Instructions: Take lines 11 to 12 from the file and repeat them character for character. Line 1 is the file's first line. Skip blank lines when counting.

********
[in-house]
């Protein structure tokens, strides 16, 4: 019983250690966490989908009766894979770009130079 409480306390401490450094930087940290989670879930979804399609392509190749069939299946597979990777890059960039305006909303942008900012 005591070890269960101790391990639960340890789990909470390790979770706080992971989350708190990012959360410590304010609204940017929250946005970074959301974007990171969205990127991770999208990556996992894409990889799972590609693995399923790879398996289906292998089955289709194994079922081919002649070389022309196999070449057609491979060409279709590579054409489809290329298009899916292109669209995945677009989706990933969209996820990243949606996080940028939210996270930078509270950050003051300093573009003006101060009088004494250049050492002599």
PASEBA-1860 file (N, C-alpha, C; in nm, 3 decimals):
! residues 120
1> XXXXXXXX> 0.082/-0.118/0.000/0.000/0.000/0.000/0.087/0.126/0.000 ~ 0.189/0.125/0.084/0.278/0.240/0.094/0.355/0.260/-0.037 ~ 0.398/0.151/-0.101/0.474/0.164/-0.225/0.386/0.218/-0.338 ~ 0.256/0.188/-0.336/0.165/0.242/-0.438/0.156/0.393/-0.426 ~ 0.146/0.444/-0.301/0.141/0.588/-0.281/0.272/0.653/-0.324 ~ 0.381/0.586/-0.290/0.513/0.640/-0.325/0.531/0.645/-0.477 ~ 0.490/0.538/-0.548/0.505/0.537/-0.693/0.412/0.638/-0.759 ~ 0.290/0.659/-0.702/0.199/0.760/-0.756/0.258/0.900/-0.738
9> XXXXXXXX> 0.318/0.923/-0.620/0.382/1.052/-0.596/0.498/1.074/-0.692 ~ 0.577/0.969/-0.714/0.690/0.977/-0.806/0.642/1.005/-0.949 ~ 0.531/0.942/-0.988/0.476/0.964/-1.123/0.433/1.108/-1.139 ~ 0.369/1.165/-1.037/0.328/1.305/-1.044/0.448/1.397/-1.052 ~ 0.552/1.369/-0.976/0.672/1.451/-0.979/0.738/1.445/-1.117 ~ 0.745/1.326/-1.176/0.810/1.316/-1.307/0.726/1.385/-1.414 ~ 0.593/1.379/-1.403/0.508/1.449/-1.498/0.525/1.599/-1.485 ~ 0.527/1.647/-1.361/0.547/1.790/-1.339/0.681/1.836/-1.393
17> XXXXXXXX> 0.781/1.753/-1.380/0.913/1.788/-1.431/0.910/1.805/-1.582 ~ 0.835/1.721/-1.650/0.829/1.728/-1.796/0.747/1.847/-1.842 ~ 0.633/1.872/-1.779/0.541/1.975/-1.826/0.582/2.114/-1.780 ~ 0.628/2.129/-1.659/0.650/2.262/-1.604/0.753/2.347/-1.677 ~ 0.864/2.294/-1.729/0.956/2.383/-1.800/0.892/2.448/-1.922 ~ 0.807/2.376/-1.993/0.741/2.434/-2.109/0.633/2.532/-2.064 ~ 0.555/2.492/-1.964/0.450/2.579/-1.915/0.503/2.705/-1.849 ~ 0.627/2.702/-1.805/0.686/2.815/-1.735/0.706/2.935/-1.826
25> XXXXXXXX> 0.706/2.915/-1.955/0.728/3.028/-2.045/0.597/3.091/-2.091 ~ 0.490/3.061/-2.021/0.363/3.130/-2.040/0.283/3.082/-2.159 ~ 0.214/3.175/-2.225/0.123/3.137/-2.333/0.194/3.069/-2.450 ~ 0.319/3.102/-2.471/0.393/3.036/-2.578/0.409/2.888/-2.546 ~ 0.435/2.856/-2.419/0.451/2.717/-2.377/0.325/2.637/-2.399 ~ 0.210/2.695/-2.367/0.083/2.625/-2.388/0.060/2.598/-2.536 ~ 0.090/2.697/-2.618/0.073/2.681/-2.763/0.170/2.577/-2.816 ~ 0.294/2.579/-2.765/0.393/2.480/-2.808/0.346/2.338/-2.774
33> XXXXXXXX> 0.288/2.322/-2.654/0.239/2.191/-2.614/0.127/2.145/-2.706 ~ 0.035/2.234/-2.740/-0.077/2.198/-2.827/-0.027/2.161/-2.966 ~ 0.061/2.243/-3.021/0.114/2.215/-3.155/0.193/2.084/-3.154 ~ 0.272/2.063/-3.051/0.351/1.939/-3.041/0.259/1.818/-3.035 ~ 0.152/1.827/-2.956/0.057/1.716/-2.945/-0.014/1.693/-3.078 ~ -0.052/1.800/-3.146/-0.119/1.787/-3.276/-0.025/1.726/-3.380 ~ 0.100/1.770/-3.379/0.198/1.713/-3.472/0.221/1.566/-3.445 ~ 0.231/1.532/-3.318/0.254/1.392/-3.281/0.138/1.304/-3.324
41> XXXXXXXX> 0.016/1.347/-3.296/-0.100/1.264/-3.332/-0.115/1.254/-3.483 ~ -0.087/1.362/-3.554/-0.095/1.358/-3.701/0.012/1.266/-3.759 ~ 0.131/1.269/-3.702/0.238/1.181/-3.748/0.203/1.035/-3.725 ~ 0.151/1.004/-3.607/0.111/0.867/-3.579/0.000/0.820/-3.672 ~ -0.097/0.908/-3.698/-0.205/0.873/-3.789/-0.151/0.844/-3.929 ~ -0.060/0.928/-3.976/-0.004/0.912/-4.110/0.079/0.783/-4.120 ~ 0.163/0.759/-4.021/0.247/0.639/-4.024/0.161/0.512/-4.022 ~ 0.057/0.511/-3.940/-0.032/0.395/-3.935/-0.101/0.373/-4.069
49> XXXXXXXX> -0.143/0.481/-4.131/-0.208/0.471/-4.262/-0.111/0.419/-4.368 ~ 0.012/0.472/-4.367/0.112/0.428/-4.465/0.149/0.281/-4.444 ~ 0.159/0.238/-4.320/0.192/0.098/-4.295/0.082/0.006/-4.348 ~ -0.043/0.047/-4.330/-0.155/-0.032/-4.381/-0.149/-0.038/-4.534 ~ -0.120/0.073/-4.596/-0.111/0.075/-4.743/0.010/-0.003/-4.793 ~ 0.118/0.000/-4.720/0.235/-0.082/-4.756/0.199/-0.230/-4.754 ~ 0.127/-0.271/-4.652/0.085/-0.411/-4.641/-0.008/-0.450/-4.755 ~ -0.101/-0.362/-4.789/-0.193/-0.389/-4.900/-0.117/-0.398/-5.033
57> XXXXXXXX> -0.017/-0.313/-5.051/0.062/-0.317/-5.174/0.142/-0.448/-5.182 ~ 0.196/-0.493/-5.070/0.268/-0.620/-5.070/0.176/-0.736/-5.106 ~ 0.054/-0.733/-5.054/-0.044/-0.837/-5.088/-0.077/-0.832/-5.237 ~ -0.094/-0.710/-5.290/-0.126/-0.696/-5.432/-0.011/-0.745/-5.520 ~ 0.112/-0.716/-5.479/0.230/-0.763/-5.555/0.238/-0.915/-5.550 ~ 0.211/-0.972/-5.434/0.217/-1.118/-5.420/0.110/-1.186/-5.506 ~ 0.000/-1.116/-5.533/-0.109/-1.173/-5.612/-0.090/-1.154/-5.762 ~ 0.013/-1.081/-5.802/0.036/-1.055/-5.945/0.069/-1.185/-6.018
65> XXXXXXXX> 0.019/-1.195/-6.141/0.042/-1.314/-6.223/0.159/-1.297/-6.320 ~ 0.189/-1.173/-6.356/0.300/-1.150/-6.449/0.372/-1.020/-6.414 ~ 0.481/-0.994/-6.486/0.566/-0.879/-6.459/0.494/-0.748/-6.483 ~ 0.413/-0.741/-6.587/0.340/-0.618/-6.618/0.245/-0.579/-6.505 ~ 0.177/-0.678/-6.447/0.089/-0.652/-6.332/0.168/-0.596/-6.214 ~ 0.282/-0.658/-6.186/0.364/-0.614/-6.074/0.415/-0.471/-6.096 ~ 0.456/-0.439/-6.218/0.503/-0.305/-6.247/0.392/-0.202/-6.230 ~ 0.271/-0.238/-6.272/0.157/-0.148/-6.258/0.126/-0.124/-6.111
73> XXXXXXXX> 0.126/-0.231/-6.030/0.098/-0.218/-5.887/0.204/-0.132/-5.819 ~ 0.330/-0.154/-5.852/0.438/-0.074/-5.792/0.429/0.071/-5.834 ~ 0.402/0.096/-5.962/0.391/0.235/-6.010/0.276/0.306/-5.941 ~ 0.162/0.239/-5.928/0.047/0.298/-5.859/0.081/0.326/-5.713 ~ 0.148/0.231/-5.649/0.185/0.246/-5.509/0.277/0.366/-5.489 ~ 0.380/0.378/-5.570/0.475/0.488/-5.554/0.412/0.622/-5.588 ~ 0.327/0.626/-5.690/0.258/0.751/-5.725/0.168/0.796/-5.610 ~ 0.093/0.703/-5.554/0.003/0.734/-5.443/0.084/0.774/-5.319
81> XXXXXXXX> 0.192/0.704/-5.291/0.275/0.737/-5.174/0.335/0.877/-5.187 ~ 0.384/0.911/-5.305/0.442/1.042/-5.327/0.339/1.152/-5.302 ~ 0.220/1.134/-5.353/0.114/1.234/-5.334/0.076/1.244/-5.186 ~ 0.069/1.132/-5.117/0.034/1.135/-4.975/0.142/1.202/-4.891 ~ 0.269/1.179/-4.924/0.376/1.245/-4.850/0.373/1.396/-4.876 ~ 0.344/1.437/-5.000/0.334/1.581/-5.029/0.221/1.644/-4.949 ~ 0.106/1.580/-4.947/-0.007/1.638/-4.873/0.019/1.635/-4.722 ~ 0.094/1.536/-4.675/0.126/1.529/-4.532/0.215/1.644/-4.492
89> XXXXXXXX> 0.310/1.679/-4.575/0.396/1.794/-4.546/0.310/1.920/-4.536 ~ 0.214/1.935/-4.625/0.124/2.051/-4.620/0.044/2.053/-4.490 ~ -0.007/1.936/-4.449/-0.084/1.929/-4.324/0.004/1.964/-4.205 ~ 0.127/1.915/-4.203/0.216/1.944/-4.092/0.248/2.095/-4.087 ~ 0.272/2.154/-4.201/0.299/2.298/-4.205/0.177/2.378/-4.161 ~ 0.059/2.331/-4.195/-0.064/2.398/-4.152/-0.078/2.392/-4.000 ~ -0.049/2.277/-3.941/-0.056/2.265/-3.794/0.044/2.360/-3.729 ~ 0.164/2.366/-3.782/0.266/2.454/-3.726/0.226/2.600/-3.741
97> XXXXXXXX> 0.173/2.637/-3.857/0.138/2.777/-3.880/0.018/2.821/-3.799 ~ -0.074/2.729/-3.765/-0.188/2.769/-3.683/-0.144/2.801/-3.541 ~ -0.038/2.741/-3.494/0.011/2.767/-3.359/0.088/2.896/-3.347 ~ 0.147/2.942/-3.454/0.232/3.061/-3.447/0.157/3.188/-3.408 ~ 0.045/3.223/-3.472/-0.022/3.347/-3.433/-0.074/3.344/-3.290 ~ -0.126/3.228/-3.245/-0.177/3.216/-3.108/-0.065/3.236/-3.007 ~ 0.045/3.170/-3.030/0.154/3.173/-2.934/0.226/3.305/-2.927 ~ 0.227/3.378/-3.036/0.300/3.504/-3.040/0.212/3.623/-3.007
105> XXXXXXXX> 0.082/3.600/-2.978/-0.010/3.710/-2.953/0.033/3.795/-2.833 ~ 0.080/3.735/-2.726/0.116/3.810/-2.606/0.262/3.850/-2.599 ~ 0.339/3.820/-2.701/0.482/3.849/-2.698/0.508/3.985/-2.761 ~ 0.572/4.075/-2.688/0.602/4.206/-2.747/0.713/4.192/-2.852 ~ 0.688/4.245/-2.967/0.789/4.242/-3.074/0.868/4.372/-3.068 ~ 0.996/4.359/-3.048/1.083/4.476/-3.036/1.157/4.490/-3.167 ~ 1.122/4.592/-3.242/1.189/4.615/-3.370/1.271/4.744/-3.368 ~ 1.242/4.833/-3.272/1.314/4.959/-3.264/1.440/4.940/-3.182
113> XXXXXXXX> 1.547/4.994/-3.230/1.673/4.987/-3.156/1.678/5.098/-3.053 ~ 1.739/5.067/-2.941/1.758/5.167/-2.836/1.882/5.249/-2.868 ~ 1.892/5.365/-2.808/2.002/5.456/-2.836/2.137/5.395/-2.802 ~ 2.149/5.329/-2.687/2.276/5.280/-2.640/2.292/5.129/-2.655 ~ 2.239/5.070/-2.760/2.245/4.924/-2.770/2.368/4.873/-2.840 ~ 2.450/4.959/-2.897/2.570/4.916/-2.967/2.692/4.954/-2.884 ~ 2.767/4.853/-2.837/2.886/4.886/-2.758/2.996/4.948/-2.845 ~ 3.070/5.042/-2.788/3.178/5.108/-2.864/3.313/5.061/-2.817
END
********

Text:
49> XXXXXXXX> -0.143/0.481/-4.131/-0.208/0.471/-4.262/-0.111/0.419/-4.368 ~ 0.012/0.472/-4.367/0.112/0.428/-4.465/0.149/0.281/-4.444 ~ 0.159/0.238/-4.320/0.192/0.098/-4.295/0.082/0.006/-4.348 ~ -0.043/0.047/-4.330/-0.155/-0.032/-4.381/-0.149/-0.038/-4.534 ~ -0.120/0.073/-4.596/-0.111/0.075/-4.743/0.010/-0.003/-4.793 ~ 0.118/0.000/-4.720/0.235/-0.082/-4.756/0.199/-0.230/-4.754 ~ 0.127/-0.271/-4.652/0.085/-0.411/-4.641/-0.008/-0.450/-4.755 ~ -0.101/-0.362/-4.789/-0.193/-0.389/-4.900/-0.117/-0.398/-5.033
57> XXXXXXXX> -0.017/-0.313/-5.051/0.062/-0.317/-5.174/0.142/-0.448/-5.182 ~ 0.196/-0.493/-5.070/0.268/-0.620/-5.070/0.176/-0.736/-5.106 ~ 0.054/-0.733/-5.054/-0.044/-0.837/-5.088/-0.077/-0.832/-5.237 ~ -0.094/-0.710/-5.290/-0.126/-0.696/-5.432/-0.011/-0.745/-5.520 ~ 0.112/-0.716/-5.479/0.230/-0.763/-5.555/0.238/-0.915/-5.550 ~ 0.211/-0.972/-5.434/0.217/-1.118/-5.420/0.110/-1.186/-5.506 ~ 0.000/-1.116/-5.533/-0.109/-1.173/-5.612/-0.090/-1.154/-5.762 ~ 0.013/-1.081/-5.802/0.036/-1.055/-5.945/0.069/-1.185/-6.018